The second of these other concerns for smartphone security is something that is only gradually developing, but will become an increasingly bigger concern as time passes. People are starting to use smartphones more and more often for financial transactions, and software developers are coming up with more and more ways to specifically target smartphones as platforms for applications intended to facilitate financial transactions. Tools such as Square are starting to appear, available for both iPhone OS and Android devices, that increase the convenience of financial transactions for smartphone users to a frankly surprising degree. This new smartphone application niche may become a lucrative pseudo-cottage industry all its own, or even grow into a much bigger industry with major players on the order of eBay getting into the mix.

There is nothing wrong with the growing convenience of using a smartphone as a facilitator for financial transactions, in and of itself. The problems are with the lack of suitability these devices have, at present, for securely managing these transactions. While the applications themselves may be perfectly secure (in theory), smartphones are in effect part-owned by two entities other than the end user: the wireless service provider and the OS distributor. The latter effective part-owner can exercise varying levels of control, of course, from the truly draconian in the case of Apple’s iron grip on the iPhone OS to the way Google allows third-party applications to be installed from outside of the Android Market channel, but still does not provide any way (by default) for users to access more than the most superficial capabilities of the OS itself.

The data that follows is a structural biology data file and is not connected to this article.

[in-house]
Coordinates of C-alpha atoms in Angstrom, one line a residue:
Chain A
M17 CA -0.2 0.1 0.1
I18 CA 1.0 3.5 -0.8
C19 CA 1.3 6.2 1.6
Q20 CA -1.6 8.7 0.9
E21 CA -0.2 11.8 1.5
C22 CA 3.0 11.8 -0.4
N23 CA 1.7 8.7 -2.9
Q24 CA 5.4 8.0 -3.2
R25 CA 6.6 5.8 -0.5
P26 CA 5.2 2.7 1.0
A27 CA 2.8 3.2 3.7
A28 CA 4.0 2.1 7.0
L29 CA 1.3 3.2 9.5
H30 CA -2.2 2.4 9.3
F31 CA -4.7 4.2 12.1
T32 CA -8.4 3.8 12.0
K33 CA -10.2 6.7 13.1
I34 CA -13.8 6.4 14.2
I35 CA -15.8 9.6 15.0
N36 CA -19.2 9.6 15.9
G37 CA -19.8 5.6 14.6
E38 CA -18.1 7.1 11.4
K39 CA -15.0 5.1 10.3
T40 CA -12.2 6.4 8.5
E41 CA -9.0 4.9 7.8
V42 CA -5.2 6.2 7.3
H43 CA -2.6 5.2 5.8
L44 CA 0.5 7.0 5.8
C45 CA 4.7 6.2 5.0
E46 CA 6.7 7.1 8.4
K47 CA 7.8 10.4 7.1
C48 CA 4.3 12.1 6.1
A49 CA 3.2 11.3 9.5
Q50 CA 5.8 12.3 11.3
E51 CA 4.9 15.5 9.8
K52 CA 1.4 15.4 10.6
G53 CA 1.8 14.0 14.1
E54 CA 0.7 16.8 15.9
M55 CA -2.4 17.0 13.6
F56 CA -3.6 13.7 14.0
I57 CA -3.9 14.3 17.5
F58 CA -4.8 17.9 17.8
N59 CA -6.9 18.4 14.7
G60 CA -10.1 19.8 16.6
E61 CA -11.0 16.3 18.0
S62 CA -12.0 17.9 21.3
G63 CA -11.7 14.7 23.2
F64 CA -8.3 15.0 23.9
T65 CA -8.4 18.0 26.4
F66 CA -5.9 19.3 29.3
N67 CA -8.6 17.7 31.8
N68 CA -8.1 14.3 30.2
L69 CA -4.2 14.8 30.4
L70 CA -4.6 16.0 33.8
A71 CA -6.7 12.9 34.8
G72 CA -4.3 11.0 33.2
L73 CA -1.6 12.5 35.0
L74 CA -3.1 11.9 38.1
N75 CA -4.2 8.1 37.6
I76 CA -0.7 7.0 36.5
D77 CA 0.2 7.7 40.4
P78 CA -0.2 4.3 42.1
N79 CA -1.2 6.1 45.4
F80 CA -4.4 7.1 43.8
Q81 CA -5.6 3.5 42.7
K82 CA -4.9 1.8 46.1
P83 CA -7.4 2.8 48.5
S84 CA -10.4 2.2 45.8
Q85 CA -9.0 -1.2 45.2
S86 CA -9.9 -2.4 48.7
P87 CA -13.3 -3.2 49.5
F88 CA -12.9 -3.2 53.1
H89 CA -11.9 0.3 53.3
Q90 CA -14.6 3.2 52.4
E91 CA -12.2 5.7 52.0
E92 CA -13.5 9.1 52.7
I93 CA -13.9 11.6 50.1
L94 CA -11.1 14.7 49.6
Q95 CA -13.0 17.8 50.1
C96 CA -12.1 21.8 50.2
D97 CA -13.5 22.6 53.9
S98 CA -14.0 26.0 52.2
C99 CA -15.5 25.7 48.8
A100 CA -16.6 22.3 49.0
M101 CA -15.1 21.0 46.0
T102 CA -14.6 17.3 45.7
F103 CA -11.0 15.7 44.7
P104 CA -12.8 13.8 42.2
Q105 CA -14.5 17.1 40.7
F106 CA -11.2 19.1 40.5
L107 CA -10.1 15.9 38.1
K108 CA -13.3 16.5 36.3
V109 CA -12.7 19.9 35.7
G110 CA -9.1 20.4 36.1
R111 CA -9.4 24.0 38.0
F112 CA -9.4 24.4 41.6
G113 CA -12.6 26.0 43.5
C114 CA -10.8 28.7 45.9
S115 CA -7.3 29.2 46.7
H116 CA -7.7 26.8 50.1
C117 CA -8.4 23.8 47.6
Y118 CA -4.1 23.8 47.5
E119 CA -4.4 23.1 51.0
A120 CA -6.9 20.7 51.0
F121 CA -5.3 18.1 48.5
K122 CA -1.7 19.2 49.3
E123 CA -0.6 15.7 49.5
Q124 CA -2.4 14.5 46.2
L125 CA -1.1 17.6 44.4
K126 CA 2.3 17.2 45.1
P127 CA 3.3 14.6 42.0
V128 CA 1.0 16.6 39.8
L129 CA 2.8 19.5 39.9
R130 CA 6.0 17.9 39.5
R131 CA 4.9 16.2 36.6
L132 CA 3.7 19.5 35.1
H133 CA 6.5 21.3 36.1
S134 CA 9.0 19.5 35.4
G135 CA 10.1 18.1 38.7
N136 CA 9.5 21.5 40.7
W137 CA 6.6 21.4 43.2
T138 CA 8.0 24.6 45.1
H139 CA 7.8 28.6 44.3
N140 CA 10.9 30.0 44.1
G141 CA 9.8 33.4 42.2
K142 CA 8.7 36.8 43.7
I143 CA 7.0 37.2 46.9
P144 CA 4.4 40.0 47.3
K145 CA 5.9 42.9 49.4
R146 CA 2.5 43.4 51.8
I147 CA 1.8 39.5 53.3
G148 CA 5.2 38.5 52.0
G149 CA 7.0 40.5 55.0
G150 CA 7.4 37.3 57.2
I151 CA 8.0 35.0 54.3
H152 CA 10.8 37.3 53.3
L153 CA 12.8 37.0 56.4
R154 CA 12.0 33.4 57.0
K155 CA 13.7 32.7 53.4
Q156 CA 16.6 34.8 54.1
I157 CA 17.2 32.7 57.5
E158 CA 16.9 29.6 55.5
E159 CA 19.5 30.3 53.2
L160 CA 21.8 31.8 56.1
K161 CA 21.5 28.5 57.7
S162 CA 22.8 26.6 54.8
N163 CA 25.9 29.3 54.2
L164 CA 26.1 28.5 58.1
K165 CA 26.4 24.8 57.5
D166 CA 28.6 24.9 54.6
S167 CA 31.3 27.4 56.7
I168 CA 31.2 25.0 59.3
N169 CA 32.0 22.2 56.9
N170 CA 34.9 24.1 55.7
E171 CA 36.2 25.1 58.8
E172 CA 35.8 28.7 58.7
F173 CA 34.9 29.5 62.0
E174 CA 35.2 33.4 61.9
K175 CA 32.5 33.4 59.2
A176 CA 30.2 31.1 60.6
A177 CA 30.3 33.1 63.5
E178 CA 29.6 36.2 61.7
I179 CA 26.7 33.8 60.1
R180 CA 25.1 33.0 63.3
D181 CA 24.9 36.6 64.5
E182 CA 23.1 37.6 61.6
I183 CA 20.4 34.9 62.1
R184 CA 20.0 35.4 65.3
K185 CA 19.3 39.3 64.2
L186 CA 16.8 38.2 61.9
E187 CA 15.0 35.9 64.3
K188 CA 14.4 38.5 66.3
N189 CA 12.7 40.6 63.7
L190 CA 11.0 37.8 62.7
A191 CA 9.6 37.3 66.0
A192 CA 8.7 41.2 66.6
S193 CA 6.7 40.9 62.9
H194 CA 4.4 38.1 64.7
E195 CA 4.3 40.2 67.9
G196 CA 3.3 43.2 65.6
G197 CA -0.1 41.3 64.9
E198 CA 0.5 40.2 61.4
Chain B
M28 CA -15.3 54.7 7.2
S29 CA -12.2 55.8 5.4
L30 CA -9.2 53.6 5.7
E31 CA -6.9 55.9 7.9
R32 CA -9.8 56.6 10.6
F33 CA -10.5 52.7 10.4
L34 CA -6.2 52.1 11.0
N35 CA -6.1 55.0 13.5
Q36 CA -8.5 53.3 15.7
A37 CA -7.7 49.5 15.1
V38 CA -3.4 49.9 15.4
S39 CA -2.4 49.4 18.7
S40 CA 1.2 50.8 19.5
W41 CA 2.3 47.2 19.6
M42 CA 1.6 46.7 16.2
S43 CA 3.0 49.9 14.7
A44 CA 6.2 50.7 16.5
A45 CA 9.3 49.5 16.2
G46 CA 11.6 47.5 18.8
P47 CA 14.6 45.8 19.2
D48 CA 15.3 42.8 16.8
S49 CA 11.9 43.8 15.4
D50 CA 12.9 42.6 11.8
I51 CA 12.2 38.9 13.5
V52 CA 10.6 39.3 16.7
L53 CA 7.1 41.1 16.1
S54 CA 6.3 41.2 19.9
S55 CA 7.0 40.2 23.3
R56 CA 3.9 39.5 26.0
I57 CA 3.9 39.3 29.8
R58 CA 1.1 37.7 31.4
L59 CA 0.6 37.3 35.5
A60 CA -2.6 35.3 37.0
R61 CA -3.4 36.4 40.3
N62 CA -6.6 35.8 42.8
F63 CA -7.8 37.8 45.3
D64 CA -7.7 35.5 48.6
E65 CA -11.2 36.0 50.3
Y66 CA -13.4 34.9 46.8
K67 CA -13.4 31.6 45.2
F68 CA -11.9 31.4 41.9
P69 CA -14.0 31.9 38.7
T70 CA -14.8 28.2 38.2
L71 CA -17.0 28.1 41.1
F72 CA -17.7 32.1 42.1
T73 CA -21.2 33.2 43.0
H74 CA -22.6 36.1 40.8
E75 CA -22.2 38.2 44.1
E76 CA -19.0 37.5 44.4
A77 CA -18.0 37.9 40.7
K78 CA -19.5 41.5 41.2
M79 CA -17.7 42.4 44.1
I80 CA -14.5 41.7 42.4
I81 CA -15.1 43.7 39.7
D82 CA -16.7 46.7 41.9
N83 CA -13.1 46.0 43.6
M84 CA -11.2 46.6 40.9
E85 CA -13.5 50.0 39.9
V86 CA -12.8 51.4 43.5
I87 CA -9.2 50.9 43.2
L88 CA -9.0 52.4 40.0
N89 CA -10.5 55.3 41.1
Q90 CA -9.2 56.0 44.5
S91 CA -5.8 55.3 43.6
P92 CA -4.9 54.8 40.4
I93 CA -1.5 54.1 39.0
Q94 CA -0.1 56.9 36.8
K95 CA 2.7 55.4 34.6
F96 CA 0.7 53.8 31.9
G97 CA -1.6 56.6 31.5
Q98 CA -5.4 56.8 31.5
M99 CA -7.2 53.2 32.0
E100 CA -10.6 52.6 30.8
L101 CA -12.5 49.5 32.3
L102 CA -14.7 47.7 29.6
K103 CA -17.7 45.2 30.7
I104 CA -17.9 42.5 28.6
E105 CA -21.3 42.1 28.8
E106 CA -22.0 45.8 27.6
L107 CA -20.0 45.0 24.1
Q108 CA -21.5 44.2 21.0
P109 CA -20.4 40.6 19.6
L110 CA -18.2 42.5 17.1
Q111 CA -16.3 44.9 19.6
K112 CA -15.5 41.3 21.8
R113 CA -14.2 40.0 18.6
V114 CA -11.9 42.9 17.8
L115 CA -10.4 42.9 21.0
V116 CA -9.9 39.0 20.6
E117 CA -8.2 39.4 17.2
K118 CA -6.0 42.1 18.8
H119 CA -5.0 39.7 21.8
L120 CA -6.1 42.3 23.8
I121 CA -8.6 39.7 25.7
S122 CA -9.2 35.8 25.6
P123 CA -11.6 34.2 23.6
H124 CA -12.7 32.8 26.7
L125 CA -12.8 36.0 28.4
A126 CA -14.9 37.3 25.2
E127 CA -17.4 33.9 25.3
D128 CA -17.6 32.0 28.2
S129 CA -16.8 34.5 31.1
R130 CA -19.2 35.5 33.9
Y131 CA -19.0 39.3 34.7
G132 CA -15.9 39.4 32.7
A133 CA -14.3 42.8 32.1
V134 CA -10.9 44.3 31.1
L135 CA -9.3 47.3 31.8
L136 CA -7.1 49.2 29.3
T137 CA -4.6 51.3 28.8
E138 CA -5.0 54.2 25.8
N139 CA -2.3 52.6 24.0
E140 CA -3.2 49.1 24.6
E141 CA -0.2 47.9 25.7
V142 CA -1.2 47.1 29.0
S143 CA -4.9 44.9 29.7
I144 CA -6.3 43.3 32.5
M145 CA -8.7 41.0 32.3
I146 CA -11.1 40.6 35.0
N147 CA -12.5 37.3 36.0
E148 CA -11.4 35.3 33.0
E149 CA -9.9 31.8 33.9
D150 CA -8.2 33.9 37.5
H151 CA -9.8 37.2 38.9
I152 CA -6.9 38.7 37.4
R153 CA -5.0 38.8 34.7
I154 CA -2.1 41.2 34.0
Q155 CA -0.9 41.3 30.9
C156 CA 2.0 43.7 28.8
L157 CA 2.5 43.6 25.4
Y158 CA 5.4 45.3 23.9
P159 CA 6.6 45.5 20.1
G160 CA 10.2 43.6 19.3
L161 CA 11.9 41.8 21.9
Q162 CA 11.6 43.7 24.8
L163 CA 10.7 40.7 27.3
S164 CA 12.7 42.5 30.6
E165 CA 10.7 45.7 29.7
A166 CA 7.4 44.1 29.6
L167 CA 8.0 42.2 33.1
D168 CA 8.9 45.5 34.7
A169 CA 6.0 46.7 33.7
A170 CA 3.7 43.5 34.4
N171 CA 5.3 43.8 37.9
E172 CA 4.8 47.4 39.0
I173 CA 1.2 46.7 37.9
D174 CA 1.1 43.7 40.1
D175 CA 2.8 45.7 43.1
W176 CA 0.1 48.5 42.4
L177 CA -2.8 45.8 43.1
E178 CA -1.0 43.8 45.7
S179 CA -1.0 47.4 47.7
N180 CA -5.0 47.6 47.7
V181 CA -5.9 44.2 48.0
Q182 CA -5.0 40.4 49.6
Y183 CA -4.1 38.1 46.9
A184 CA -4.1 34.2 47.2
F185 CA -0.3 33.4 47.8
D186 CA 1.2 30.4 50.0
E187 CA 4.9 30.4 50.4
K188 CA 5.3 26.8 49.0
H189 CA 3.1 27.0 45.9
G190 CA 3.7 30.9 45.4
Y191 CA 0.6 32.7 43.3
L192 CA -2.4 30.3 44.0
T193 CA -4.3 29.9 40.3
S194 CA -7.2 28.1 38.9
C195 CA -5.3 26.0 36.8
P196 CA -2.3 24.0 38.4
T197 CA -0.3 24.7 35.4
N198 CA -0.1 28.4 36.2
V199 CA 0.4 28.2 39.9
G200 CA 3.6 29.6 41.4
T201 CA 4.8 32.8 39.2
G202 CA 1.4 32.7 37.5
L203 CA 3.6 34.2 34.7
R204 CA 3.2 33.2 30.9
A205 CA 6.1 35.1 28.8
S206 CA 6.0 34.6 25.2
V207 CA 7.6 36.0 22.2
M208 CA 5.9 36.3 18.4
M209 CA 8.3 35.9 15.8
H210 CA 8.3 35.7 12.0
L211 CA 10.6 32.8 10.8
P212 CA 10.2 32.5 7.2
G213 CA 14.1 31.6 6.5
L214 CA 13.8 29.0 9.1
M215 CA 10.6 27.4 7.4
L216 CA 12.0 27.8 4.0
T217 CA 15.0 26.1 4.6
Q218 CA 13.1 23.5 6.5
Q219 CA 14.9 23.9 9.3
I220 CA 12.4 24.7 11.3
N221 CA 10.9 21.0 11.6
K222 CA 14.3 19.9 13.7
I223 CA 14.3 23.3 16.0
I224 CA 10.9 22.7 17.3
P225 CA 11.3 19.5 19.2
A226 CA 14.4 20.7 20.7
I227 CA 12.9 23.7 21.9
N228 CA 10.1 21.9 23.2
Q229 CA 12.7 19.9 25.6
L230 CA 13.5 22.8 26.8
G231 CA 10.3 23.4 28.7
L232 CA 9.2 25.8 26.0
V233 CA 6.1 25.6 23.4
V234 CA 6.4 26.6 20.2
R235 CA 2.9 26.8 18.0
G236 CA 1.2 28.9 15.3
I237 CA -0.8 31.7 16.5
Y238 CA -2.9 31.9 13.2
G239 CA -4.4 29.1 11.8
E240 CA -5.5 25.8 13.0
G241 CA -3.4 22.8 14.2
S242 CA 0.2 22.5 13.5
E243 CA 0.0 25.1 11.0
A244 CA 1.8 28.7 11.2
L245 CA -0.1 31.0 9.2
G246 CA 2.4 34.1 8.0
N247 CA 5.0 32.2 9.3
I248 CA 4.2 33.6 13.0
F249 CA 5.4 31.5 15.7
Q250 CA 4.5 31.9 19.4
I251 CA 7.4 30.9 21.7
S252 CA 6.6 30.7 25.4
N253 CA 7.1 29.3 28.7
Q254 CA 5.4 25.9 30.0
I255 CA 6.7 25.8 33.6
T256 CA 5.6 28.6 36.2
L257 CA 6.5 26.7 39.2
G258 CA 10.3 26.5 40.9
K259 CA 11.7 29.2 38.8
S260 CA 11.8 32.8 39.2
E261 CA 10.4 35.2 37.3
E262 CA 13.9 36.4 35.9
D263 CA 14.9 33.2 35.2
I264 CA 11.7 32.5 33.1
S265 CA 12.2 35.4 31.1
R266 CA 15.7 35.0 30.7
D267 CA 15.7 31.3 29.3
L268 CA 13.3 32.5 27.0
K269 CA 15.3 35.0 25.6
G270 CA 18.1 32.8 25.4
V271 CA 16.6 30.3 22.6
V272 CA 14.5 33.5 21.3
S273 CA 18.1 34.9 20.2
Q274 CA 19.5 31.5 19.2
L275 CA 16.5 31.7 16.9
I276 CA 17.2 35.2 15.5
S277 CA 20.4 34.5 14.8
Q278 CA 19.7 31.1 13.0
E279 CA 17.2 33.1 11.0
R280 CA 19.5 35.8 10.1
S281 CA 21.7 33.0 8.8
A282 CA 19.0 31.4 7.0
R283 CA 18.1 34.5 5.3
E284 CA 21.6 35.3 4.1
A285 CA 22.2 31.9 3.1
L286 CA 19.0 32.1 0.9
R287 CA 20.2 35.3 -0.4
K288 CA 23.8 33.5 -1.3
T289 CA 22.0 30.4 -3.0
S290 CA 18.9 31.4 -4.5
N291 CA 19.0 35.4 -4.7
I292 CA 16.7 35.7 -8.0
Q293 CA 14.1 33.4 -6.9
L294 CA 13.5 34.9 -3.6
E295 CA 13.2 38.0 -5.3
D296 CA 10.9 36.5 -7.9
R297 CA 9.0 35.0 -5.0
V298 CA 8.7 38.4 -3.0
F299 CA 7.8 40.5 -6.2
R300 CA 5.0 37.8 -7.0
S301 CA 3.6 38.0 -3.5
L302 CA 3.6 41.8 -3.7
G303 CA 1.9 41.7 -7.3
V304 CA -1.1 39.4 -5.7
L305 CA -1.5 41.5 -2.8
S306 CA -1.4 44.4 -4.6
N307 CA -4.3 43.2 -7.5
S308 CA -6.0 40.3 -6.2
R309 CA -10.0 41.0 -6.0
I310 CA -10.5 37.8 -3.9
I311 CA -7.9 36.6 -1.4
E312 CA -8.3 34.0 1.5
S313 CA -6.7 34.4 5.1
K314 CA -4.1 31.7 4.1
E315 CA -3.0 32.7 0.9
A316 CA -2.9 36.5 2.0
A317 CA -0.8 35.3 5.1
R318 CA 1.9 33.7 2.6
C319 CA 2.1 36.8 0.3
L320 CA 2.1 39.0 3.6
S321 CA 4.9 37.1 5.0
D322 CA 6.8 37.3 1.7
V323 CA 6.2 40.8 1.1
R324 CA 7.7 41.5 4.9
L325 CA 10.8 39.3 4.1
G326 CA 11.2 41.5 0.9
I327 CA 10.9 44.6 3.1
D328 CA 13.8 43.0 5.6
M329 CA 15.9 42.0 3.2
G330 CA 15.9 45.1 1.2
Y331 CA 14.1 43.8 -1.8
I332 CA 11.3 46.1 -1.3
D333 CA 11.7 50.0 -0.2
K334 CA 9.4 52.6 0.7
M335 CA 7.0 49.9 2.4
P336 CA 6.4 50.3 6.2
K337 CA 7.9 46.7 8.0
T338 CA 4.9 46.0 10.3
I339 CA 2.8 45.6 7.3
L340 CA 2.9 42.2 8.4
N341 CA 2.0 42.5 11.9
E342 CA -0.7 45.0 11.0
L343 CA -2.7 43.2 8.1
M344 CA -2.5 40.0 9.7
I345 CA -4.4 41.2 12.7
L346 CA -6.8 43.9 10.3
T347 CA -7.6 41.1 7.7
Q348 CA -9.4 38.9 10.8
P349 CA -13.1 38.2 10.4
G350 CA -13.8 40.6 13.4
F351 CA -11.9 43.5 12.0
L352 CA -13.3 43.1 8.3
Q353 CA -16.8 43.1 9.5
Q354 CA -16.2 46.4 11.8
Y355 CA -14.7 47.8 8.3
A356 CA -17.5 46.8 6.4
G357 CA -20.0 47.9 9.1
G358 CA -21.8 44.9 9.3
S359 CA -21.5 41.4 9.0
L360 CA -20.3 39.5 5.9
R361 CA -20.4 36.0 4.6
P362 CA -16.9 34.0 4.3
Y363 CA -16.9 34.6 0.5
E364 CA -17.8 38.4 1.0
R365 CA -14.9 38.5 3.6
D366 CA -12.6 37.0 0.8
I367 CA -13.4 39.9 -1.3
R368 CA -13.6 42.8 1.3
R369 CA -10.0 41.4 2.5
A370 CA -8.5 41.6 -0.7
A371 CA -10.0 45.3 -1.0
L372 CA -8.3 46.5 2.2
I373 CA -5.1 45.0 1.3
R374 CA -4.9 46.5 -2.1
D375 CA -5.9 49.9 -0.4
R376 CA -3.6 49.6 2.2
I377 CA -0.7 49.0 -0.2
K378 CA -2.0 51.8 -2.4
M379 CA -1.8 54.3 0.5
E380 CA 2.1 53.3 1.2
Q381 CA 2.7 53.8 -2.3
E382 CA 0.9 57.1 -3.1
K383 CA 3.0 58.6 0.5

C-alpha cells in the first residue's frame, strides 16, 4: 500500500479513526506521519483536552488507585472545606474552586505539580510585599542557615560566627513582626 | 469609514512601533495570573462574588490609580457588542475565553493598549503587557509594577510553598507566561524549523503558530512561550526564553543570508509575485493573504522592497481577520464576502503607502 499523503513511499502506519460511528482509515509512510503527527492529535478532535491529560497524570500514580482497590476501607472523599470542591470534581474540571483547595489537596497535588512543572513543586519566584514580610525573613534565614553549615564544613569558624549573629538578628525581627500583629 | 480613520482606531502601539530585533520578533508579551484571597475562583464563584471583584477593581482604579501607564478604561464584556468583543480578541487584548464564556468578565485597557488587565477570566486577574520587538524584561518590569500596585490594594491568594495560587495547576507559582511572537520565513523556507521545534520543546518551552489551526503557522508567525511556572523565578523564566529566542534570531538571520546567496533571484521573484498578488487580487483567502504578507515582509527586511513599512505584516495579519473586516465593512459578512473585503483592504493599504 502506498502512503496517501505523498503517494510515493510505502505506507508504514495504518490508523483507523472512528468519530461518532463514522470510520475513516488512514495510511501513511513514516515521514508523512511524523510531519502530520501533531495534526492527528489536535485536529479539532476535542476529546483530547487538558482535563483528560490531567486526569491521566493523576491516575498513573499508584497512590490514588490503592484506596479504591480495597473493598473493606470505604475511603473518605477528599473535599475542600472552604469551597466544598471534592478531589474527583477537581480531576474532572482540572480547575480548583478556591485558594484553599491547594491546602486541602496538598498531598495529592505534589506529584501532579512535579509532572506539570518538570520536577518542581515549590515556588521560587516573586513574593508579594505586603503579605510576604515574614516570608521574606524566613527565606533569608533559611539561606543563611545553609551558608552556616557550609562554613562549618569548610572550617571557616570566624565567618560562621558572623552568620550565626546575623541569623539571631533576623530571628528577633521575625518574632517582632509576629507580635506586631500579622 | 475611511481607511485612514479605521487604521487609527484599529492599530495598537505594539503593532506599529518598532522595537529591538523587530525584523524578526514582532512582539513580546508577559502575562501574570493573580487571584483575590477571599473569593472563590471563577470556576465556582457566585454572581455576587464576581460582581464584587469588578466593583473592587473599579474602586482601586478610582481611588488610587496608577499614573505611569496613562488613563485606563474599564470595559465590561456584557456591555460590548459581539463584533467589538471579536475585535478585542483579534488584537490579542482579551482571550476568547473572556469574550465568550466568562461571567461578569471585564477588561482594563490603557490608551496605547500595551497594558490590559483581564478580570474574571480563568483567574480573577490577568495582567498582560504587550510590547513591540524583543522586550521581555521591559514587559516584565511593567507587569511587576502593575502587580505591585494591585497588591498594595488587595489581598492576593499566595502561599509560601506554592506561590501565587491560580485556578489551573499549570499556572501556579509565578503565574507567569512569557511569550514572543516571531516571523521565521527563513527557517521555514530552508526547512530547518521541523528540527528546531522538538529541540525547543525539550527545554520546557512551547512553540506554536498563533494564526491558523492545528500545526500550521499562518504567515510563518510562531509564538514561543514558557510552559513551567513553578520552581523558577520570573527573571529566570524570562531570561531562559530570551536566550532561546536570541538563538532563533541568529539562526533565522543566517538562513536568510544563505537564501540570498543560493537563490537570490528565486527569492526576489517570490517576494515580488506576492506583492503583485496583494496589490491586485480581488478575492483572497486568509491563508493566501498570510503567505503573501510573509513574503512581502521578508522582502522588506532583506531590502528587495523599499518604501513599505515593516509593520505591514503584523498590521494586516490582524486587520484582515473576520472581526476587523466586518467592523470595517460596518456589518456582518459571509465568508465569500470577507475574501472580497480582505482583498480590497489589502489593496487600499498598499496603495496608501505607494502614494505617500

The other reason that the increasing convenience of financial transactions via smartphone is a growing concern is the fact that this means such transactions will become increasingly common — which makes the smartphone a much more tempting target for security crackers. That, alone, is a big problem, as long as more attention is not paid to effectively securing smartphones.

I will treat the security of my own smartphone with special care, and will be hesitant to place enough trust in the device to use it for high-risk activities like financial transactions. At least with a laptop, I can install the OS I want, configure it precisely the way I like (depending on the OS of course), and be reasonably sure that if there is any security issue in a financial transaction made with the laptop, it will be on the side of the other party to the transaction. I wish I could say the same about my smartphone.